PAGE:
Postmaster General Pat Donahoe, testifying before the House postal oversight subcommittee last Wednesday, contended that the Federal Employee Health Benefits Program, despite all the accolades it receives for being a model of health care delivery, does not provide enough flexibility to the Postal Service to leverage its size.  With a half-million employees and another half-million retirees and dependents, the PMG believes the Postal Service could negotiate a better deal with an insurance carrier in the competitive health insurance market.  And he pointed to billions of dollars that the Service is losing by not ensuring that Medicare-eligible retirees more fully participate in the receipt of Medicare benefits.  The Postal Service also says that it would receive millions of dollars in Medicare prescription drug subsidies, ones already provided to private employers, if it could leave FEHBP and operate its own health plan.

Each of these arguments spawns counter-arguments.   Walton Francis, a health insurance expert, testified to the subcommittee last week that the FEHBP is the single most successful health insurance program operated by the federal government, providing wide choice to employees and retirees. The Postal Service’s departure from the FEHBP, Francis said, would destroy the widely-used health plans currently provided by the postal employee unions.  And the Postal Service itself would be hurt by the loss of over a half-billion dollars in savings in its employer premium payments.  Why?  Frances points out that younger, healthier non-postal employee participants at other agencies actually subsidize the Postal Service’s health care costs.  If the Postal Service left FEHBP, he warned, it would lose these savings and have to make up for them by reducing benefits or increasing premiums in any plan it provides to its employees and retirees.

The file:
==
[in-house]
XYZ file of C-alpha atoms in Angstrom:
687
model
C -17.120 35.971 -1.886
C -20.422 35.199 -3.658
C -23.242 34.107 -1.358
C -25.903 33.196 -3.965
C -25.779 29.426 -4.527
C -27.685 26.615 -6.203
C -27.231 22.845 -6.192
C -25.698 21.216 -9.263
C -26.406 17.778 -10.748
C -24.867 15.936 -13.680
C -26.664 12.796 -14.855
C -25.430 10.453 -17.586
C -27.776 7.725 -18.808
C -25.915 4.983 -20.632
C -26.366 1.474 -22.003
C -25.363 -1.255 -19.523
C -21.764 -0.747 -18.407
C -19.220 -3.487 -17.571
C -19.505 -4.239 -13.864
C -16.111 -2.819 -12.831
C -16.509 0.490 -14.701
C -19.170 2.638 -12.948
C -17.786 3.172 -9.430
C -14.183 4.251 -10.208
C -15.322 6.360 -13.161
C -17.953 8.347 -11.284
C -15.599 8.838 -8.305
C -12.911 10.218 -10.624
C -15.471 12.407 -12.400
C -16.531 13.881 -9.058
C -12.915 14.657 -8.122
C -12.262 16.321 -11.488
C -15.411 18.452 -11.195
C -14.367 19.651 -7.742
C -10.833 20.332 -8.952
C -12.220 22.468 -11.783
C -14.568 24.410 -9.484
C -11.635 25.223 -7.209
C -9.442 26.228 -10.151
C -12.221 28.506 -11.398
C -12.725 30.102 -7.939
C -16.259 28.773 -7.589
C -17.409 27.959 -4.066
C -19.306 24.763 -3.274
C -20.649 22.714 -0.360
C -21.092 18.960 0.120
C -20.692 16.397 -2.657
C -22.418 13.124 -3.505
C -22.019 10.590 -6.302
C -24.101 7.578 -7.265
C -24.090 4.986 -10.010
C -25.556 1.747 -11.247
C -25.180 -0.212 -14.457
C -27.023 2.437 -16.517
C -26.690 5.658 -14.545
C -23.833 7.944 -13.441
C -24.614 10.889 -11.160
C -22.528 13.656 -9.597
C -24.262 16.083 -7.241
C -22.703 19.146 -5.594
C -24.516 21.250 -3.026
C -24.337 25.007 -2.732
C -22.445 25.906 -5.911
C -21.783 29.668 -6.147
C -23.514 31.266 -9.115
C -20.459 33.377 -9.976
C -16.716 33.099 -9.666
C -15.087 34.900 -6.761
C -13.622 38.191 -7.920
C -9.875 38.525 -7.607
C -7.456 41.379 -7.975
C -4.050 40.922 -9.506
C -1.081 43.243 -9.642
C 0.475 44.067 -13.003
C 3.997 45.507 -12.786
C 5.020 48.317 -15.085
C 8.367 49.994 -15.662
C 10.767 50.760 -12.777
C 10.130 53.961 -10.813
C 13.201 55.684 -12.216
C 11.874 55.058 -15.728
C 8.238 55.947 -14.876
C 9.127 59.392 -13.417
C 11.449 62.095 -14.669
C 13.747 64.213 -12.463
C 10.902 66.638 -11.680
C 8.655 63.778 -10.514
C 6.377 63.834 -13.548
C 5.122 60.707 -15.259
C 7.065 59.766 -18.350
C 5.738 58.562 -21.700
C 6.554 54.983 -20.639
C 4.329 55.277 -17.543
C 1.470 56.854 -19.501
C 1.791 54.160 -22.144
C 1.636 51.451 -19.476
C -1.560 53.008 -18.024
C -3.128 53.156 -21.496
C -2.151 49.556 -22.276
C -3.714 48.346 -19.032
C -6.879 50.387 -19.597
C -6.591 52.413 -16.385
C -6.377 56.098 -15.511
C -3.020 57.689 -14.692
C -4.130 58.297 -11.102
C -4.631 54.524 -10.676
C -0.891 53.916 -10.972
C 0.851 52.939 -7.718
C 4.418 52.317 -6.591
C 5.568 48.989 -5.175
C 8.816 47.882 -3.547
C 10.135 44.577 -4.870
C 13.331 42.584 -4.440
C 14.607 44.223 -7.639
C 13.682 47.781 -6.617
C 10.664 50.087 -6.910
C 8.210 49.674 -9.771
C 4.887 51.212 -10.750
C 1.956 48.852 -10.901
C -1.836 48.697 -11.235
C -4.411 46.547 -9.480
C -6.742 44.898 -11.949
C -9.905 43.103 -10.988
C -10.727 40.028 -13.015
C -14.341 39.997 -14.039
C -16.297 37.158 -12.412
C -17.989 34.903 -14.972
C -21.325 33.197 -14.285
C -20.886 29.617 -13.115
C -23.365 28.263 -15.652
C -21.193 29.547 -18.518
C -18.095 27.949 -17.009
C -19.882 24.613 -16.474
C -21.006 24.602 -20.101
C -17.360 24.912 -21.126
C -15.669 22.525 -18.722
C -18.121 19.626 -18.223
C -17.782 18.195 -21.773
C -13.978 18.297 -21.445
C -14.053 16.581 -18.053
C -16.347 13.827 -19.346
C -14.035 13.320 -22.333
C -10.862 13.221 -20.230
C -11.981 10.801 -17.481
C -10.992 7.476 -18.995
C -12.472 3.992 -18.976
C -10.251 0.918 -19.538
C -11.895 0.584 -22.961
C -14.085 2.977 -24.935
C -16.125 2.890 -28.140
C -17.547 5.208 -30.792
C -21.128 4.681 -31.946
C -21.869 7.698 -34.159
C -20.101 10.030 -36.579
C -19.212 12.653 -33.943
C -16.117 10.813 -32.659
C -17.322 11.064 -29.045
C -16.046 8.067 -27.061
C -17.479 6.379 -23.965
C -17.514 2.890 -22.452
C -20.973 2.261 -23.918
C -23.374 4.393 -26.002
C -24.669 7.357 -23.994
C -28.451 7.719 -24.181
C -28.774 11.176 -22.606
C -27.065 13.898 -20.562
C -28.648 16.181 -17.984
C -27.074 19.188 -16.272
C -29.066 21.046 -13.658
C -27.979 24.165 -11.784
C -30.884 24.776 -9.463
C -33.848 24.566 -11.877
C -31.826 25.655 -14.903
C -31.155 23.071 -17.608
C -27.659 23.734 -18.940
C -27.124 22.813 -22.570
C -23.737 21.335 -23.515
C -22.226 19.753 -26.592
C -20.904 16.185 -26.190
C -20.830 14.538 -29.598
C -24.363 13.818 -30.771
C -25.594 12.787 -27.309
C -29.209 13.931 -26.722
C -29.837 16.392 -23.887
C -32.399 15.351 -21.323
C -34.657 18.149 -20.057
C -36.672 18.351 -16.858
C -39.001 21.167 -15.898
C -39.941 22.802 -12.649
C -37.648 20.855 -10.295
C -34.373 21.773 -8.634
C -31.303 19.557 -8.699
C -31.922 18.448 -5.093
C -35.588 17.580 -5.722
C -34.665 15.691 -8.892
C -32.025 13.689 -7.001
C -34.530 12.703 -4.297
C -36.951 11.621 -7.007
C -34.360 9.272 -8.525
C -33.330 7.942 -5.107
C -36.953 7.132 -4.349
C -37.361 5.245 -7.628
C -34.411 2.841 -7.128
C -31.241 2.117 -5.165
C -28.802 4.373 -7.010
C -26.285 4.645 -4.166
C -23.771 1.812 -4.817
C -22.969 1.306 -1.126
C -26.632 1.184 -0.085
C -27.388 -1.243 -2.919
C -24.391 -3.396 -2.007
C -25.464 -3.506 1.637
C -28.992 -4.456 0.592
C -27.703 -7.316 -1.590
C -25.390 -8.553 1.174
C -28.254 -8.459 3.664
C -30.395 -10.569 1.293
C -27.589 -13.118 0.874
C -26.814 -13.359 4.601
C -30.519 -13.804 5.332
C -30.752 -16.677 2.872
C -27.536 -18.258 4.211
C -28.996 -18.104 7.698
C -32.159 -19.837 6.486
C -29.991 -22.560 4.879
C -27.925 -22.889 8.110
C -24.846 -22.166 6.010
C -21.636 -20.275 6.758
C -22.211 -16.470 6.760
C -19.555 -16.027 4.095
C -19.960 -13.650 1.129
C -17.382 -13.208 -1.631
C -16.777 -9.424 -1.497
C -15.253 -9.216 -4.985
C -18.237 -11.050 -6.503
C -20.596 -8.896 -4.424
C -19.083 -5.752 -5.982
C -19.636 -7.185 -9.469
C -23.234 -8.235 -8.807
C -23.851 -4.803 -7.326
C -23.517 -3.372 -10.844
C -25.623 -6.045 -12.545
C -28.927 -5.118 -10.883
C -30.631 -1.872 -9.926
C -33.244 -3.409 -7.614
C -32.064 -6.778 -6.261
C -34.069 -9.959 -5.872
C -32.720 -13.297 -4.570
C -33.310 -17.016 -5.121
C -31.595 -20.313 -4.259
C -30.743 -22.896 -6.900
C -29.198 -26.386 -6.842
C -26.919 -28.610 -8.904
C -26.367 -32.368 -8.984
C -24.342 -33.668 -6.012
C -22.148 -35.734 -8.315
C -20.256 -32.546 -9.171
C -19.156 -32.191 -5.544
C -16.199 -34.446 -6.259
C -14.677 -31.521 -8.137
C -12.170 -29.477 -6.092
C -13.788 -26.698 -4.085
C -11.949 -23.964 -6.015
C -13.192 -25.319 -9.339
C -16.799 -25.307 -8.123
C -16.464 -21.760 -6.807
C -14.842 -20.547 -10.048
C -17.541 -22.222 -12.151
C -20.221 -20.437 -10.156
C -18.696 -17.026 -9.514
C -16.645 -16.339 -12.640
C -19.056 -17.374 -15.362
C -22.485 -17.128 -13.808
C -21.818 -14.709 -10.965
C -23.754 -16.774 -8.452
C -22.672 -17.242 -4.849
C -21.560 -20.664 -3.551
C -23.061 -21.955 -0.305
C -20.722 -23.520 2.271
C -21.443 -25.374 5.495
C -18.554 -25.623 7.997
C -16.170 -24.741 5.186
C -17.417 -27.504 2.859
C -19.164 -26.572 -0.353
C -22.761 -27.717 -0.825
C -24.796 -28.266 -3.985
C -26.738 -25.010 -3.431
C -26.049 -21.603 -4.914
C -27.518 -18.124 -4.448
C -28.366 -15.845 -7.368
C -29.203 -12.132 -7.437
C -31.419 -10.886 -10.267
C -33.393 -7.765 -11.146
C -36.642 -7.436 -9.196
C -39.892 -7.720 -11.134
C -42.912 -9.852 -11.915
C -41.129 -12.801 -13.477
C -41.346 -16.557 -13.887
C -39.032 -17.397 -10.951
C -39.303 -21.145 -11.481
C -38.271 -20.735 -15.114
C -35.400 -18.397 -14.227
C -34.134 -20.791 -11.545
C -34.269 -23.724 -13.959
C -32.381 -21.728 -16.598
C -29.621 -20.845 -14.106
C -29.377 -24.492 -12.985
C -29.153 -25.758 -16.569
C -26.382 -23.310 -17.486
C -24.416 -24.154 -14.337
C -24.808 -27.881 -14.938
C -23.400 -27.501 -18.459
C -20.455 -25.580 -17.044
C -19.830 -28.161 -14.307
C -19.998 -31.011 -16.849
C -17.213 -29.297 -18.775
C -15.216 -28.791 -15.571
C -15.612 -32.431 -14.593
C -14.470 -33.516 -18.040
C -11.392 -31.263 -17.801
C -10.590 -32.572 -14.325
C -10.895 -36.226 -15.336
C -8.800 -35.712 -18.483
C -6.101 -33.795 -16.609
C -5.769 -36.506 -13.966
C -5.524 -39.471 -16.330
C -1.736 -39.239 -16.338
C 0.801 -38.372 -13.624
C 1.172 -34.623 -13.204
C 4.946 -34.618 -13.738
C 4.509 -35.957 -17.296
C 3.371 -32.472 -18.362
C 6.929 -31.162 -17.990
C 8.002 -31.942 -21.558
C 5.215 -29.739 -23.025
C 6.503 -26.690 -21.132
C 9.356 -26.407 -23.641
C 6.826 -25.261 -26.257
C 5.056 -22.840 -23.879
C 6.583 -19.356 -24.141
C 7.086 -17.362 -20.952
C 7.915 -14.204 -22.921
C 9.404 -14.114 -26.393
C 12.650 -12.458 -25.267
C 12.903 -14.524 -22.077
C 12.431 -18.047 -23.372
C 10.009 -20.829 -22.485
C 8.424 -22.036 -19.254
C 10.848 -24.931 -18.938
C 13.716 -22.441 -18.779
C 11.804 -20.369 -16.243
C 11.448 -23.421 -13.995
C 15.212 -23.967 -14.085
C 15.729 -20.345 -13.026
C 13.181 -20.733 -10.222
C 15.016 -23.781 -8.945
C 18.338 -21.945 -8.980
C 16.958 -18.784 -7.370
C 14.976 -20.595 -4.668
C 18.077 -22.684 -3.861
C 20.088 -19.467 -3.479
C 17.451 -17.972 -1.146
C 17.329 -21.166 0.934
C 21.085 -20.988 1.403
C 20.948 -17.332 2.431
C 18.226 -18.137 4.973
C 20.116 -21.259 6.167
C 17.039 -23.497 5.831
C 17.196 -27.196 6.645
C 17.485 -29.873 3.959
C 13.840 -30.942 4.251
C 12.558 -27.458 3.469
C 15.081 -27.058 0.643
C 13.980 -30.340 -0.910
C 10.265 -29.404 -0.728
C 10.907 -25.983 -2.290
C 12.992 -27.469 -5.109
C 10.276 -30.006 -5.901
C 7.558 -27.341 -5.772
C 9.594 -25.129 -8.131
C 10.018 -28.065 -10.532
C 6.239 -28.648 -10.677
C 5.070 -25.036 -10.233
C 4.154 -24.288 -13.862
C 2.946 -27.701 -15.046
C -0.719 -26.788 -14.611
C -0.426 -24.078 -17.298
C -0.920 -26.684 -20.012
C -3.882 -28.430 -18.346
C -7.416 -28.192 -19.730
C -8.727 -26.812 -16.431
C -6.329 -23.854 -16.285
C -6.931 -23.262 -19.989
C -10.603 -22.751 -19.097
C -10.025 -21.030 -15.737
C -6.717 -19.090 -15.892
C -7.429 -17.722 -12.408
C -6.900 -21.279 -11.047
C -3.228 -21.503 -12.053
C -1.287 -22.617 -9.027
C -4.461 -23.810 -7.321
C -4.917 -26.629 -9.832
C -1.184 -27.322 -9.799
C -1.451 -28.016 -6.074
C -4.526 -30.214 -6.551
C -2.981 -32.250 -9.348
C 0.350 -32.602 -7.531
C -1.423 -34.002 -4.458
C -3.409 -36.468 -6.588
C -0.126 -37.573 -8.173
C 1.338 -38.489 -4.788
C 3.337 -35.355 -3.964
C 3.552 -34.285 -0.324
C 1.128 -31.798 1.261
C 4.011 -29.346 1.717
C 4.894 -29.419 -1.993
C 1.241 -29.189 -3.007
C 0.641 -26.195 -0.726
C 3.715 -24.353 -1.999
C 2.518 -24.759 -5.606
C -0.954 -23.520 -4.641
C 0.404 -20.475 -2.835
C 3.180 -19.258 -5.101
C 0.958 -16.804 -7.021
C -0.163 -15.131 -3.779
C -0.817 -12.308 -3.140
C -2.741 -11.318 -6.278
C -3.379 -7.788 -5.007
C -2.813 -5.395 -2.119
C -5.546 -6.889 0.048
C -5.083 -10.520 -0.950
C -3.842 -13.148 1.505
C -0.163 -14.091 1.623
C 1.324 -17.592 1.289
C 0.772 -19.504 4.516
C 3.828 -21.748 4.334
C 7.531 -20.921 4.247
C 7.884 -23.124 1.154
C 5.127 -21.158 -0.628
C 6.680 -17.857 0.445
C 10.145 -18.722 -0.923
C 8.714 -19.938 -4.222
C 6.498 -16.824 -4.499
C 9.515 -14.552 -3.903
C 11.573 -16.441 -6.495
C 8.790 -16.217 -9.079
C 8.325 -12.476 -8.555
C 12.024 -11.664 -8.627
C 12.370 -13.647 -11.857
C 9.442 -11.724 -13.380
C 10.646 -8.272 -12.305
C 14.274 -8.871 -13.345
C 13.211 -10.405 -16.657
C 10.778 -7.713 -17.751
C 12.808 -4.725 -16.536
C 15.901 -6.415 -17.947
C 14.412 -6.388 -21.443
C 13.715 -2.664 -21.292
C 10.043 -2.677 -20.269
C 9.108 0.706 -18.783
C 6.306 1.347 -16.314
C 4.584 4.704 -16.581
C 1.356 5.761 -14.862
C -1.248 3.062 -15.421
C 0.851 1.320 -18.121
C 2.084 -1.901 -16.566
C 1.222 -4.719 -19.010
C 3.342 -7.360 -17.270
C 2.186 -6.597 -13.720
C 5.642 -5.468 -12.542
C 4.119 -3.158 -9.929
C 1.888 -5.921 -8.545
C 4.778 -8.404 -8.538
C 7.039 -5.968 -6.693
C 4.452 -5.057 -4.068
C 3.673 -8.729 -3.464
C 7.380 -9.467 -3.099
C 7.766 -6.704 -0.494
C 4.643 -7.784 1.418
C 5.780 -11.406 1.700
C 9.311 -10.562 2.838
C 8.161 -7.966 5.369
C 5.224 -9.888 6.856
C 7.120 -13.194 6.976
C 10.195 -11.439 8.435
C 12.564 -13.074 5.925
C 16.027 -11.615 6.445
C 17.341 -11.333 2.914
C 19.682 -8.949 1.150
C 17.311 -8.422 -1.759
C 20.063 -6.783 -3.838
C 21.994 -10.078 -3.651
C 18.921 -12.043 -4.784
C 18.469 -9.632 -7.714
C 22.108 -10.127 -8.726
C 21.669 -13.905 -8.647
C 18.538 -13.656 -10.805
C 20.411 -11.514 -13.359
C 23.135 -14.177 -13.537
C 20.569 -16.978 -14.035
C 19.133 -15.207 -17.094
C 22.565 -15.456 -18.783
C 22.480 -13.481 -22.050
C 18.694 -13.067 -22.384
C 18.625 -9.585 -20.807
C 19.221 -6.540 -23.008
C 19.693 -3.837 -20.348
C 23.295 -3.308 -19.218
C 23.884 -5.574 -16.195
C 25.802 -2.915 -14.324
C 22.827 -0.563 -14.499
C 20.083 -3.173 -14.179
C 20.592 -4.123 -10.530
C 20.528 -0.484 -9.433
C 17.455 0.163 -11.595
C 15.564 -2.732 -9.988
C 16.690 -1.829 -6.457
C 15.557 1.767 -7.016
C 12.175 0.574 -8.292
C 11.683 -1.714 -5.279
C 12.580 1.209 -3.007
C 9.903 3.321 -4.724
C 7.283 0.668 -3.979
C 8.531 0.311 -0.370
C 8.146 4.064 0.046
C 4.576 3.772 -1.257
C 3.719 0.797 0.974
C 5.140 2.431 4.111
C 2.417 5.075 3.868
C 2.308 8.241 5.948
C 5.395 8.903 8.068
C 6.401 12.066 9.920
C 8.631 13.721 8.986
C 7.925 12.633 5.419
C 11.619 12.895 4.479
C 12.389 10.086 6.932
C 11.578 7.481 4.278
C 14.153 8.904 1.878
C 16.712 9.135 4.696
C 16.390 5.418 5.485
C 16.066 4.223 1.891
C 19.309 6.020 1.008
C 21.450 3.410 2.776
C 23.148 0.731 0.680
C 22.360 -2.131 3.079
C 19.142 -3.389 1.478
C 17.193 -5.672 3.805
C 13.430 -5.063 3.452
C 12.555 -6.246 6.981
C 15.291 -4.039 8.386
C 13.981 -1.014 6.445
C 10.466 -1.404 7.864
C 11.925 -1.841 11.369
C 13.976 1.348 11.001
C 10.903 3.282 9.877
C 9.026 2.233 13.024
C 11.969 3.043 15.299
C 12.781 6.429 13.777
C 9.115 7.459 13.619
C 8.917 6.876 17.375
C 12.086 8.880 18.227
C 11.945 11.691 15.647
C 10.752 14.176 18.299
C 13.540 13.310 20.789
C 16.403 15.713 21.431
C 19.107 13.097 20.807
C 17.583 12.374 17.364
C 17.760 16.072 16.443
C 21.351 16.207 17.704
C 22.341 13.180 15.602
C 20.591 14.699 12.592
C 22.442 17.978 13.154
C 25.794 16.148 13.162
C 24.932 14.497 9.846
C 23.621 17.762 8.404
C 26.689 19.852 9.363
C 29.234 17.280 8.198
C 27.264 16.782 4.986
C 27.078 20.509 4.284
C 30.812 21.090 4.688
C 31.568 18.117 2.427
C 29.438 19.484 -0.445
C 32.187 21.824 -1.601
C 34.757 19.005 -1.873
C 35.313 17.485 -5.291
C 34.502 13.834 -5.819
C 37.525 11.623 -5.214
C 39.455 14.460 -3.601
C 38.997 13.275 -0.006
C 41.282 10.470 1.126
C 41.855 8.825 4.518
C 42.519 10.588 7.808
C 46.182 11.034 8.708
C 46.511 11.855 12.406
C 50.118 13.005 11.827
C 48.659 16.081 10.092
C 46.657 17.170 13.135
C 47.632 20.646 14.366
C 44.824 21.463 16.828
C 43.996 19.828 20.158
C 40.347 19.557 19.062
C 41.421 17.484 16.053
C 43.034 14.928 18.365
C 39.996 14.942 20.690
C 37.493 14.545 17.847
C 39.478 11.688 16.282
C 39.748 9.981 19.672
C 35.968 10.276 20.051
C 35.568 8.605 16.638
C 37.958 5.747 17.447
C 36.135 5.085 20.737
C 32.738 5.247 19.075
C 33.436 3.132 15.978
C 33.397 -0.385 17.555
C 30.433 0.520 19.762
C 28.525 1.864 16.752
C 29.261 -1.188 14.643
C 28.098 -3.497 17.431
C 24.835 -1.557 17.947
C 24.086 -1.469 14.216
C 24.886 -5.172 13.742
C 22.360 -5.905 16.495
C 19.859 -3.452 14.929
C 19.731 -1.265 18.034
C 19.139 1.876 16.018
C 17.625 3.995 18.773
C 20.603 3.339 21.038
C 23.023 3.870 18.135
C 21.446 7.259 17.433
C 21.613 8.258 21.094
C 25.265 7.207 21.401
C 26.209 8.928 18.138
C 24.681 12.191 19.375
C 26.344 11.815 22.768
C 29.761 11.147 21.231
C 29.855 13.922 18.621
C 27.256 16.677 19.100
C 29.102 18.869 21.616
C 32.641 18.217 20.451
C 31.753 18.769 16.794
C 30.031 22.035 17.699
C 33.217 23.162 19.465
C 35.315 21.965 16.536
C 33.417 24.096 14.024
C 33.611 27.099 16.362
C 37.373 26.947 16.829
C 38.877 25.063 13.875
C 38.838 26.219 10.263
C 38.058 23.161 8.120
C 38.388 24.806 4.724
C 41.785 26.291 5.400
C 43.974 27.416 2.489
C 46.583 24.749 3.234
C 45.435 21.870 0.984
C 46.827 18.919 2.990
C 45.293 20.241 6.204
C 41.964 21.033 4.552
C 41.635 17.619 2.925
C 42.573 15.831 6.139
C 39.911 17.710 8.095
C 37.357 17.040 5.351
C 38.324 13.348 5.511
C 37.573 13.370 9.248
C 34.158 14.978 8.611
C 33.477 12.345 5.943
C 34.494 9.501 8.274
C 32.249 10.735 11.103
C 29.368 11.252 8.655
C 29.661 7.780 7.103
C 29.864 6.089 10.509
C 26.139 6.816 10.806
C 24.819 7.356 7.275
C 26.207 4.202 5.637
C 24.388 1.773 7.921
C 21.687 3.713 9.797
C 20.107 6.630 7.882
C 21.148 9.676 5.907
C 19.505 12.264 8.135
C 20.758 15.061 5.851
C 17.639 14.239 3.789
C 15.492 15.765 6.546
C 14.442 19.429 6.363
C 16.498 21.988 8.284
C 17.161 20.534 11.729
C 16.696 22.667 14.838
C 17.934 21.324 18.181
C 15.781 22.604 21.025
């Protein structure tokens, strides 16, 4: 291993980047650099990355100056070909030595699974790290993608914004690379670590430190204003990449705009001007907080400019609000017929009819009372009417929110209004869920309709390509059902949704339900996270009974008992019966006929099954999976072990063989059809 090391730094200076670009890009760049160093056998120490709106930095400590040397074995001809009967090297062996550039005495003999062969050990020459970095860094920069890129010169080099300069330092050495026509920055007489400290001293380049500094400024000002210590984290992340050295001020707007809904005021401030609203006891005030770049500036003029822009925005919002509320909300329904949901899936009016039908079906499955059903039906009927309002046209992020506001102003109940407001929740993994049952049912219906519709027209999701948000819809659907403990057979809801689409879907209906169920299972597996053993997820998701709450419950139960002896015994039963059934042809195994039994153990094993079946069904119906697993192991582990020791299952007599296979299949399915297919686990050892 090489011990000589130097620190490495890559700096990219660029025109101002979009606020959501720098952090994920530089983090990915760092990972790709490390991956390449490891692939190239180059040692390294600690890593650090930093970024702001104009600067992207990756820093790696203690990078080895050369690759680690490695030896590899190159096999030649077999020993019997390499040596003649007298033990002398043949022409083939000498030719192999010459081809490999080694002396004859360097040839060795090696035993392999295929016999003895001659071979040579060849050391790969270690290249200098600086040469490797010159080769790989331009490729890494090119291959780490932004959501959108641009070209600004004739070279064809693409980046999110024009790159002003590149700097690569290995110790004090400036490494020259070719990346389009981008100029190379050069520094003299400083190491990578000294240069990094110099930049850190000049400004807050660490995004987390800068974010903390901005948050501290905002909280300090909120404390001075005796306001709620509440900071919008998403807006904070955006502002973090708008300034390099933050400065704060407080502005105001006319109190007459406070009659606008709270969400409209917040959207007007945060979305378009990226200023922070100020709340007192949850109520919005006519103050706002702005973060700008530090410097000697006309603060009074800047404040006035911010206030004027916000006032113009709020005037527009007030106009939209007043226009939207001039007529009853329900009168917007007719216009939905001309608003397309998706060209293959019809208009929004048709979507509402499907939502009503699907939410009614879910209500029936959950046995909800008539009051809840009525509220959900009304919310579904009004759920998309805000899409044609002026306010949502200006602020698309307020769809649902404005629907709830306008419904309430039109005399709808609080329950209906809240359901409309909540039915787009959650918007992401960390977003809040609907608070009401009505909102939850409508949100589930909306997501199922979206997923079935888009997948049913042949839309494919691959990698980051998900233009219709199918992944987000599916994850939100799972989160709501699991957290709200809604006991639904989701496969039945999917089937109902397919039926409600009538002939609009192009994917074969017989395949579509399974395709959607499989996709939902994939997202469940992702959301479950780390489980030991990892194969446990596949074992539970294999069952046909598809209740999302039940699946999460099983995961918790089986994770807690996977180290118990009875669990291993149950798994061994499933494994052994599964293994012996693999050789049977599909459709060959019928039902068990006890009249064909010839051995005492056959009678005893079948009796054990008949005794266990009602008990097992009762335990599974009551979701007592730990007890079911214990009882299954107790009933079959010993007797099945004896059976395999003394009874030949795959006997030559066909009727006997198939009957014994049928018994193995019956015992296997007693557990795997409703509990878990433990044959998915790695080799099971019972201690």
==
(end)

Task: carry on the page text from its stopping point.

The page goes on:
Undoubtedly one of the biggest areas of savings under the Postal Service proposal would come through better integration of Medicare coverage for Medicare-eligible retirees.  This would involve requiring all Medicare-eligible retirees and dependents to fully utilize the Medicare benefits available to them, rather than using their FEHBP plan as the primary carrier.  But this would also boost total Medicare costs, and the Federal government’s tab for them.  That prompted committee chairman Rep. Darrell Issa (R-CA) at the hearing last week to tell Postmaster General Patrick Donahoe, “Let’s have no illusions, you’re just cost shifting.” “There’s no cost savings to the American people.”  The money will be paid out of one hand in order to save it in another hand.”

Will the Postal Service health care proposal go anywhere?  It’s possible that some version of it could find its way into the contracts currently being negotiated between the Postal Service and three of its employee unions.  And some smaller version of it could find its way into a comprehensive postal reform package, if the Congress reaches that point.  But the odds are small that the Postal Service will win Congressional approval to permit the Postal Service to leave FEHBP and administer its own private sector-like plan for its employees and retirees.
House-Passed Budget Measure Is Further Bad News for Feds

The House of Representatives on Thursday passed a budget resolution that extends the federal pay freeze, downsizes the government workforce and increases the amount federal employees contribute to their pensions.  That would mean Federal Employees Retirement System employees, who now pay 0.8 percent of their paychecks toward their retirement, would instead contribute about 5.8 percent.

In a 228 to 191 vote that split along party lines, the House approved the Republican fiscal 2013 budget plan offered by House Budget Committee Chairman Paul Ryan (R-WI).  The budget resolution is a non-binding document, but sets in motion further House efforts to legislate its aims.